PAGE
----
Online visitors will be able to stream four channels of technical content to their computers, tablets or phones, wrote Winton. "You'll feel like you're right there in the keynote and session rooms, listening to product announcements straight from the source. Live streaming will run on developers.google.com/io from 9:00 a.m. PT (16:00 UTC) to 7 p.m. PT (2:00 UTC) on May 15 and 16." Also included will be exclusive interviews "with the Googlers behind the latest product announcements," he wrote.
Online visitors can even use Google's live blogging gadget to add the keynote live stream to their own sites or blogs, he wrote.
The rumors about the Google I/O conference have, of course, already begun. The first such rumor is that the present Google Maps on-screen interface will soon get a freshened look that will provide users with easier-to-find information as they search destinations and routes on the popular online map service. Rumors of the new Maps interface were published May 7 by the unofficial Google Operating System blog, which reported that "the update will remove the sidebar and will display everything on top of the full-screen map."
In addition, "one of the new features lets you restrict local search results to places recommended by top reviews or your Google+ circles," reported the site. "It's a more immersive interface that will probably work well on mobile devices. Instead of focusing on navigational elements, buttons and sidebars, the new Google Maps focuses on the map. Google has also updated map colors, icons, text styles."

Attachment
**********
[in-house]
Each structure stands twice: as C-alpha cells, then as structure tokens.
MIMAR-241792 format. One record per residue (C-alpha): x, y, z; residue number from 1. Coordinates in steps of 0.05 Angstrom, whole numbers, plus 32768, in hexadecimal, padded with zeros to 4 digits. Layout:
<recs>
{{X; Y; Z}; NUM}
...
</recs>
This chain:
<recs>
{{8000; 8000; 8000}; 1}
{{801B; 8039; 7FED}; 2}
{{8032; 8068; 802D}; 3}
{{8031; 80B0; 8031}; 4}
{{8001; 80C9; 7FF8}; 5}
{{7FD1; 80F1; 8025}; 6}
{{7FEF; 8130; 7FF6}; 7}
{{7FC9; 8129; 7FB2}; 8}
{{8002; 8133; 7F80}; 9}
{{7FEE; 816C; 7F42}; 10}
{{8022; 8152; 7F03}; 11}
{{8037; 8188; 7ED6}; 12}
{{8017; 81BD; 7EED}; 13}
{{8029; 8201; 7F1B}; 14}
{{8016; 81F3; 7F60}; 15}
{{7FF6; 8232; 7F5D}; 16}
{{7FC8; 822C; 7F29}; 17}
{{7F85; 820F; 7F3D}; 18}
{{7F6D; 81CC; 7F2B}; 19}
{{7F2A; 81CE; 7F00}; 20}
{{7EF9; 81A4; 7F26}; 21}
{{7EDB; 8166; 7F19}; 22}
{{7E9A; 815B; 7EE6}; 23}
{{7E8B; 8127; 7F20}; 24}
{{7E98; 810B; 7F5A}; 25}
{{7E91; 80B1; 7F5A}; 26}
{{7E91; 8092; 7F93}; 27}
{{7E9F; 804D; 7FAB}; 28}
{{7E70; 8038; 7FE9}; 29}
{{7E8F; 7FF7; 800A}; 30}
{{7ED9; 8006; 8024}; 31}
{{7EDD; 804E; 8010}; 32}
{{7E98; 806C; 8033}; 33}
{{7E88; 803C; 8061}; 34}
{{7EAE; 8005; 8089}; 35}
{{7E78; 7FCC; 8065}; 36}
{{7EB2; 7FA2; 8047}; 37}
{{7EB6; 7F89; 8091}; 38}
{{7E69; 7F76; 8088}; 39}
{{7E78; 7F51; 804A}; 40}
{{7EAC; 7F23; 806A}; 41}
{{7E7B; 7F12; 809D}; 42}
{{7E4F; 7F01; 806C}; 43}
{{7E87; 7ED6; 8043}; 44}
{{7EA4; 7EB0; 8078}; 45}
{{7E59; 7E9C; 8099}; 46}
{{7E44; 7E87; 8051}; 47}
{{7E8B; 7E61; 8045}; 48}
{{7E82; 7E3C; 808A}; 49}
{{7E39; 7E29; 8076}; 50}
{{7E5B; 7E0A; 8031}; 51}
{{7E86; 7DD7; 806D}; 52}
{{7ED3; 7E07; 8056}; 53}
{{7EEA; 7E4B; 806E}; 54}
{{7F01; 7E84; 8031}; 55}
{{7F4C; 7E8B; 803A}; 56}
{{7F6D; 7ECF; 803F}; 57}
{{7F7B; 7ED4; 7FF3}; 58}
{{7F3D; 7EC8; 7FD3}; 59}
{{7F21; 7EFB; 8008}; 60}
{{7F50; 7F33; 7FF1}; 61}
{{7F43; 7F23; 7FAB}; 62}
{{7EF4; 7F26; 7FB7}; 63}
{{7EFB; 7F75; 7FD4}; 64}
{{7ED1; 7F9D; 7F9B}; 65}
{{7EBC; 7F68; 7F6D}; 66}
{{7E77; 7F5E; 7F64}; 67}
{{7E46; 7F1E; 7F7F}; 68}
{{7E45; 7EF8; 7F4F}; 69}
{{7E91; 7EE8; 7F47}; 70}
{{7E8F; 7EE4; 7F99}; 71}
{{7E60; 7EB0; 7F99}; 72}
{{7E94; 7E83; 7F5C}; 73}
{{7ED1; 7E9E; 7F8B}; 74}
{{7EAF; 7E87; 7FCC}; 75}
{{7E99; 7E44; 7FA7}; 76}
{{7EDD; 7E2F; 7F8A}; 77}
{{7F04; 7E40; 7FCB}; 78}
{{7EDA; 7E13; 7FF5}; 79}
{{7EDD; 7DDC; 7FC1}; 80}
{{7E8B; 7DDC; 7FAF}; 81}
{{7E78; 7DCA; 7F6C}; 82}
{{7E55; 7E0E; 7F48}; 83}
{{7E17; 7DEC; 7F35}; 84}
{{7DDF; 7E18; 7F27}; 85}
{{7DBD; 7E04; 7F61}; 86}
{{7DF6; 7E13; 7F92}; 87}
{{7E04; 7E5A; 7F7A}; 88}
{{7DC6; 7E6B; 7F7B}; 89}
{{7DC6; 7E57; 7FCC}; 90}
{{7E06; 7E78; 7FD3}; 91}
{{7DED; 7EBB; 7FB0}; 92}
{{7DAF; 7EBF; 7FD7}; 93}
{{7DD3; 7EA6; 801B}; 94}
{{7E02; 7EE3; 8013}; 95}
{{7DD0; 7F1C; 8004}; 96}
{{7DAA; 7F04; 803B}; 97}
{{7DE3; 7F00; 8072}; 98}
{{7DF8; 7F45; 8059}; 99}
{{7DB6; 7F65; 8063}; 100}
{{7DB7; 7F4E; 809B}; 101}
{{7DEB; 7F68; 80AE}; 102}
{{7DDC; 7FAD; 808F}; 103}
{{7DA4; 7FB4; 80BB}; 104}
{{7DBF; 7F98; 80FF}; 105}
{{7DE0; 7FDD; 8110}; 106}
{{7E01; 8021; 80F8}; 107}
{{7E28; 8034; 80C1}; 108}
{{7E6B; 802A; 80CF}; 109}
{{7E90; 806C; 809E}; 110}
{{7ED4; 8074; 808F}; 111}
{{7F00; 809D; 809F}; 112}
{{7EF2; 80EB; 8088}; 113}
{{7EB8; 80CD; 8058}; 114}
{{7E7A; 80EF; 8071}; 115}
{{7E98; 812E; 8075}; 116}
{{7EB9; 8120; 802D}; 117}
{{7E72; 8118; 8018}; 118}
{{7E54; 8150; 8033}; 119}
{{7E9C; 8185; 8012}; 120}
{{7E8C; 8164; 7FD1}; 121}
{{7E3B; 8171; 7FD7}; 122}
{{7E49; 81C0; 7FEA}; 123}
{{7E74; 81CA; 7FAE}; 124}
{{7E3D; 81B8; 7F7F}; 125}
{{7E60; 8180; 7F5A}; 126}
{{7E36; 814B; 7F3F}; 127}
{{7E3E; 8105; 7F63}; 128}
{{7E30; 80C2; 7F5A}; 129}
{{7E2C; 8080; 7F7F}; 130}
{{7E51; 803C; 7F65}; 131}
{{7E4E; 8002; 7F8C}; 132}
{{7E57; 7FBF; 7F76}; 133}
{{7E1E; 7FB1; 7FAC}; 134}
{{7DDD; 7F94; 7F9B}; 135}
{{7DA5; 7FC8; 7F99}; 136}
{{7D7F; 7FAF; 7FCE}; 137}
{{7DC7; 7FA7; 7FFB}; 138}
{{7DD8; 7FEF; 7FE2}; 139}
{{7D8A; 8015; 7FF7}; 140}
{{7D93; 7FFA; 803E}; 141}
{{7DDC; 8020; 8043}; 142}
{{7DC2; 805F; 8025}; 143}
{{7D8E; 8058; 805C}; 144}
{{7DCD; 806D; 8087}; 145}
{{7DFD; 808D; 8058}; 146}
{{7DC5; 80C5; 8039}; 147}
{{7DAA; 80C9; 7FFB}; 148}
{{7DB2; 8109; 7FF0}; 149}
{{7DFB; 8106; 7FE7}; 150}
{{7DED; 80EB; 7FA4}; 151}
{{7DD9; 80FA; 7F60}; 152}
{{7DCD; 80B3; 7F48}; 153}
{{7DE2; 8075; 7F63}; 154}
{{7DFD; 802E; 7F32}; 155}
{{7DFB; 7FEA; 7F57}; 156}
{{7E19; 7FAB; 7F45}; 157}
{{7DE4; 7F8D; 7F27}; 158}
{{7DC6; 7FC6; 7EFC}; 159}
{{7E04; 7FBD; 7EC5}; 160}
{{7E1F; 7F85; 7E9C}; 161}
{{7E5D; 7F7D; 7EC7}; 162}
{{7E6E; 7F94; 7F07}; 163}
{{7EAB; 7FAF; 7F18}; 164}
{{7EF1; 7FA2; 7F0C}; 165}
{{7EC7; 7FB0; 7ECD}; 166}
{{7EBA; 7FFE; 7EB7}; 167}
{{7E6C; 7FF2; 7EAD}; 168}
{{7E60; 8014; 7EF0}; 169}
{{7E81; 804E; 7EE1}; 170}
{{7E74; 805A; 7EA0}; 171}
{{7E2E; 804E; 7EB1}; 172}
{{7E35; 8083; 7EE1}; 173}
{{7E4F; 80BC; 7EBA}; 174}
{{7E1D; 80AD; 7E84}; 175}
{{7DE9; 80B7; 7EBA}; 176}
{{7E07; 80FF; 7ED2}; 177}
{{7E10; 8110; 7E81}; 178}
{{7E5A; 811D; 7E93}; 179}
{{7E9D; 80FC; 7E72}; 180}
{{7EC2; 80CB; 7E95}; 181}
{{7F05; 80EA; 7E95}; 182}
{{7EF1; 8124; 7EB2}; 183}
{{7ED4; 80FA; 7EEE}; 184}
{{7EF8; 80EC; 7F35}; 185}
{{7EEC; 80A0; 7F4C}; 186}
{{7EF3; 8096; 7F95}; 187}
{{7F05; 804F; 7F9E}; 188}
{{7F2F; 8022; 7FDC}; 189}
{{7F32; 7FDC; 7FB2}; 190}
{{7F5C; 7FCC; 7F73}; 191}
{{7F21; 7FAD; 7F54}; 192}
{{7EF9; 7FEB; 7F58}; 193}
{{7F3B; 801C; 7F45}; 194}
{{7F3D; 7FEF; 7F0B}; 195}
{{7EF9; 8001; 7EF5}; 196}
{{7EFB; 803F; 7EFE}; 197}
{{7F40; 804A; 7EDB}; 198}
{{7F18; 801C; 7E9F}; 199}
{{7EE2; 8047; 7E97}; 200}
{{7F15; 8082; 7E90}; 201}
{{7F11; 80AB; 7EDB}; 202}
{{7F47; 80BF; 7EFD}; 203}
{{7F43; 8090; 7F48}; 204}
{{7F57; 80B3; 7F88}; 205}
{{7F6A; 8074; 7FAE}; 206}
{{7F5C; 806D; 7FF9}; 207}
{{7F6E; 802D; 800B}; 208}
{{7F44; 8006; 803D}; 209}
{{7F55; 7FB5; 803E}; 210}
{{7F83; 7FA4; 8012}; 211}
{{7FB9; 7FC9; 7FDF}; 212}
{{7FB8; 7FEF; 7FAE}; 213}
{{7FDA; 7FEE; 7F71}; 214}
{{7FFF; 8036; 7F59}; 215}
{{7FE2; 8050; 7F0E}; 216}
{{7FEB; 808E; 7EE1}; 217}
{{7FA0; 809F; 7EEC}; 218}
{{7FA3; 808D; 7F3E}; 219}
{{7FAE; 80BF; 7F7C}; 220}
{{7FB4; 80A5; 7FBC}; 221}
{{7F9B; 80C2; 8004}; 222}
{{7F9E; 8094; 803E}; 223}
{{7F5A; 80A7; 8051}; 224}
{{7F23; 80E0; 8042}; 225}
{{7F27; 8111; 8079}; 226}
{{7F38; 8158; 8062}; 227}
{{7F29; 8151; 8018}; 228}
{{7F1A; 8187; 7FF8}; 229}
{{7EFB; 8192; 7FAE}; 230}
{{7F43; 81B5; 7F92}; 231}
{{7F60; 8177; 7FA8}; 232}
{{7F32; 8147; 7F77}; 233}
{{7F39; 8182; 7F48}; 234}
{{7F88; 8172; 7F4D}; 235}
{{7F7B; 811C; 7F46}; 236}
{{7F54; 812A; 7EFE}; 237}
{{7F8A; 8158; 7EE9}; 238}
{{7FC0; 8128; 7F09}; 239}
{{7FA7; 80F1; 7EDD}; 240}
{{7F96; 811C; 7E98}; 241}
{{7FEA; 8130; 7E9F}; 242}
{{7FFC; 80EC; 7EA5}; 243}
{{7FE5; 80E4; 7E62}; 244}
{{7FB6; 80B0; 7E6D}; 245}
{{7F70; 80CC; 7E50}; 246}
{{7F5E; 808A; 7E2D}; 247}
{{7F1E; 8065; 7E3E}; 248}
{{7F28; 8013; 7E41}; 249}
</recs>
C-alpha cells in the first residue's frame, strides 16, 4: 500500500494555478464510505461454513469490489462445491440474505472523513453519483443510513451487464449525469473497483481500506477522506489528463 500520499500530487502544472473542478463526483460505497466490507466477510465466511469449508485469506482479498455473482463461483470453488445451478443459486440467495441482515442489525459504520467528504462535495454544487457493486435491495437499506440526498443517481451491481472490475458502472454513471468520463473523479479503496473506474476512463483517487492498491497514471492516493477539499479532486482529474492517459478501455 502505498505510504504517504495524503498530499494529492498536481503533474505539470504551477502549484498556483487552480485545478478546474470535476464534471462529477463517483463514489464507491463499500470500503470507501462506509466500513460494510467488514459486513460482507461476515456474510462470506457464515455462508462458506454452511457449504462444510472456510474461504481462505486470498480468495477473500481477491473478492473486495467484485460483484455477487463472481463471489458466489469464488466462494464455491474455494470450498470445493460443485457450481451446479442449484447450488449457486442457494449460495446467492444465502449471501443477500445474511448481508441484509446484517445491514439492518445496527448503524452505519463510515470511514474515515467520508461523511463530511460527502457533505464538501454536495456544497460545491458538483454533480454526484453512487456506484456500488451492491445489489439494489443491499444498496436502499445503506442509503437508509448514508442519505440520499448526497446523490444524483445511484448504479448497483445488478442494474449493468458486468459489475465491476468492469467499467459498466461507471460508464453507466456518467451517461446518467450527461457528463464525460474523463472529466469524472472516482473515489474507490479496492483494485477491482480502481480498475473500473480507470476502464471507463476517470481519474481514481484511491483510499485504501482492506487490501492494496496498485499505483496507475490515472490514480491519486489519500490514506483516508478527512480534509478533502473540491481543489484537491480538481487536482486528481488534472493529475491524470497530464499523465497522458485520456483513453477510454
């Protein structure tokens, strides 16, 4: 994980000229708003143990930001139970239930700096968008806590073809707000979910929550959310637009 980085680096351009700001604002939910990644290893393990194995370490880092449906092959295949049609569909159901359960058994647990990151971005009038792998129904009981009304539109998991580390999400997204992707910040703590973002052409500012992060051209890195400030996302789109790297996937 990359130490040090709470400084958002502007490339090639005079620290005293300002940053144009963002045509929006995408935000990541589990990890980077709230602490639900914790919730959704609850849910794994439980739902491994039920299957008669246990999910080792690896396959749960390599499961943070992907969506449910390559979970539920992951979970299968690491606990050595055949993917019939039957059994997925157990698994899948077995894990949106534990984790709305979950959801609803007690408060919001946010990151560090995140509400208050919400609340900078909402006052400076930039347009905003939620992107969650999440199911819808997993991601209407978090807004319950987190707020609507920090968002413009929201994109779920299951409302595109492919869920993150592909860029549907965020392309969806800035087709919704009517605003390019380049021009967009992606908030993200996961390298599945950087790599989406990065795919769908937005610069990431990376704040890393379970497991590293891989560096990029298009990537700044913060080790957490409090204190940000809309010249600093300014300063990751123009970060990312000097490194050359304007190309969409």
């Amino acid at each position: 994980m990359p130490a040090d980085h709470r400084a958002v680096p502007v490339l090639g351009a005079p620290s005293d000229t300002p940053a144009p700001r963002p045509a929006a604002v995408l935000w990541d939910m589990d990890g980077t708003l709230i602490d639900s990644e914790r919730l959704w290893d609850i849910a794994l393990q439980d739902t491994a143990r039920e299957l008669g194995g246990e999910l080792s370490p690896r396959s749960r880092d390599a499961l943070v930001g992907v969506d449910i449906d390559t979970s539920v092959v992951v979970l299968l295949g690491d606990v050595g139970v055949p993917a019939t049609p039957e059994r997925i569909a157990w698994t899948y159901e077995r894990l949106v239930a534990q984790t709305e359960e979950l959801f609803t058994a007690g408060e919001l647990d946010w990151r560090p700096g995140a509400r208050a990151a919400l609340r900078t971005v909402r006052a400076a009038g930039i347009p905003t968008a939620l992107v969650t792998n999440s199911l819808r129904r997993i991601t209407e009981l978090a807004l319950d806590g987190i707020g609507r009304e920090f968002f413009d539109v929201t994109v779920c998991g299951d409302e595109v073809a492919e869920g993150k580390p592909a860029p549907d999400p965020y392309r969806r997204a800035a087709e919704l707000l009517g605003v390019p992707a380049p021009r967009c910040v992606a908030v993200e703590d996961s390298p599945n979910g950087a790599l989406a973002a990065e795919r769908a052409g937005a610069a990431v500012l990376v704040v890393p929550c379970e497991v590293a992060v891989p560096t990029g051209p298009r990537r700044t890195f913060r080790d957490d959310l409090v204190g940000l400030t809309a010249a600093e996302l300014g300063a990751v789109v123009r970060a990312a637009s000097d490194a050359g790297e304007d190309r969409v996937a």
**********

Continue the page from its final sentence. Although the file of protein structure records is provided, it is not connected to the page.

Google recently released the first scant details about its upcoming Google I/O 2013 Developers Conference by posting a bare-bones schedule for its annual code and innovation love-in and training ground.
Highlighting the opening session on May 15 will be a long three-hour keynote session that will certainly set the stage for everything else to come at the event.
Also featured will be Women Techmakers sessions, Tech Talks, startup panels and introductions to Google's latest innovations, according to the schedule.
A series of Code Labs will also be held to let attendees get elbow-deep in code while learning from others who are already doing innovative things with code, according to Google. For those who can't attend this year's I/O 2013 event—which was sold out very soon after the approximately 5,500 tickets went on sale for $900 each on March 13—Google will again be broadcasting the sessions live online around the world to organized local viewing parties of developers. This is part of Google's I/O Extended efforts, which lets developers around the world witness the events remotely. Developers can check the schedule to find an I/O Extended event located near them.
At the 2012 I/O Conference last June, Google rolled out its Glass project, the latest Android Jelly Bean operating system, the Nexus 7 tablet and the Nexus Q Media Hub. The Nexus Q was a surprise announcement that introduced an entirely new small, bowling-ball-shaped media hub for the home controlled by an Android tablet or smartphone. Enhancements to Jelly Bean included improved performance; added search capabilities; voice typing that could be done offline; and an improved notifications interface that lets users respond to calendar reminders, emails and texts without having to open each of those applications.